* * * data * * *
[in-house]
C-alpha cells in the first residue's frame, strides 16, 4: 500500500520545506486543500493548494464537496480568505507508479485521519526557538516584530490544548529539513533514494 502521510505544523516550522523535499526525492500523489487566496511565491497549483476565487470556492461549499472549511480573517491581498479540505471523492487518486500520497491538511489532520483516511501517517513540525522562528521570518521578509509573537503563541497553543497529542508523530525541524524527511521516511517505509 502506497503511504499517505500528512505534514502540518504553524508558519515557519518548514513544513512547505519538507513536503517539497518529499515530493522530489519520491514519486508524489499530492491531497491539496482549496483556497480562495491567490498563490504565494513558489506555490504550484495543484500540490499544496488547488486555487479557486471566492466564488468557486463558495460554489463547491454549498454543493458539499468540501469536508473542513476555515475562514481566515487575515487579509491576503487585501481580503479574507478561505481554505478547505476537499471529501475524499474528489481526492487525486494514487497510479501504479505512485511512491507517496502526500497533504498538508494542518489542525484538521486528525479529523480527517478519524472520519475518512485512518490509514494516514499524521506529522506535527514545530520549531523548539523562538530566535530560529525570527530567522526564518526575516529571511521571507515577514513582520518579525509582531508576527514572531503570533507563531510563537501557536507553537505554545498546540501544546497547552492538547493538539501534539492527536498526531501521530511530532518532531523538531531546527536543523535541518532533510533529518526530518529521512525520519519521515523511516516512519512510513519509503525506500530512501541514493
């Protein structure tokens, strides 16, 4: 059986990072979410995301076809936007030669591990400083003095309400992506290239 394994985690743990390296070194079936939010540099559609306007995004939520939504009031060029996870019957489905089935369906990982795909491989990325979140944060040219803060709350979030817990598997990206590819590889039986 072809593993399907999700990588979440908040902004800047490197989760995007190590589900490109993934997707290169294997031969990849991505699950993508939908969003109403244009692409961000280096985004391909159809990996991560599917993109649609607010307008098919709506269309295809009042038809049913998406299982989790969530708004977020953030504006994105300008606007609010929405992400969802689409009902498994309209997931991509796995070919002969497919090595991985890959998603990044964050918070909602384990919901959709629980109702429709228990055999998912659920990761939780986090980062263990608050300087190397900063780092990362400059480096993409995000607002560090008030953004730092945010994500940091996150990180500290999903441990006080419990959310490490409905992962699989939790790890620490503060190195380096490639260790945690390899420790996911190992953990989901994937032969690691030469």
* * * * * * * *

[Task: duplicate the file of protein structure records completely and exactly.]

[in-house]
C-alpha cells in the first residue's frame, strides 16, 4: 500500500520545506486543500493548494464537496480568505507508479485521519526557538516584530490544548529539513533514494 502521510505544523516550522523535499526525492500523489487566496511565491497549483476565487470556492461549499472549511480573517491581498479540505471523492487518486500520497491538511489532520483516511501517517513540525522562528521570518521578509509573537503563541497553543497529542508523530525541524524527511521516511517505509 502506497503511504499517505500528512505534514502540518504553524508558519515557519518548514513544513512547505519538507513536503517539497518529499515530493522530489519520491514519486508524489499530492491531497491539496482549496483556497480562495491567490498563490504565494513558489506555490504550484495543484500540490499544496488547488486555487479557486471566492466564488468557486463558495460554489463547491454549498454543493458539499468540501469536508473542513476555515475562514481566515487575515487579509491576503487585501481580503479574507478561505481554505478547505476537499471529501475524499474528489481526492487525486494514487497510479501504479505512485511512491507517496502526500497533504498538508494542518489542525484538521486528525479529523480527517478519524472520519475518512485512518490509514494516514499524521506529522506535527514545530520549531523548539523562538530566535530560529525570527530567522526564518526575516529571511521571507515577514513582520518579525509582531508576527514572531503570533507563531510563537501557536507553537505554545498546540501544546497547552492538547493538539501534539492527536498526531501521530511530532518532531523538531531546527536543523535541518532533510533529518526530518529521512525520519519521515523511516516512519512510513519509503525506500530512501541514493
């Protein structure tokens, strides 16, 4: 059986990072979410995301076809936007030669591990400083003095309400992506290239 394994985690743990390296070194079936939010540099559609306007995004939520939504009031060029996870019957489905089935369906990982795909491989990325979140944060040219803060709350979030817990598997990206590819590889039986 072809593993399907999700990588979440908040902004800047490197989760995007190590589900490109993934997707290169294997031969990849991505699950993508939908969003109403244009692409961000280096985004391909159809990996991560599917993109649609607010307008098919709506269309295809009042038809049913998406299982989790969530708004977020953030504006994105300008606007609010929405992400969802689409009902498994309209997931991509796995070919002969497919090595991985890959998603990044964050918070909602384990919901959709629980109702429709228990055999998912659920990761939780986090980062263990608050300087190397900063780092990362400059480096993409995000607002560090008030953004730092945010994500940091996150990180500290999903441990006080419990959310490490409905992962699989939790790890620490503060190195380096490639260790945690390899420790996911190992953990989901994937032969690691030469």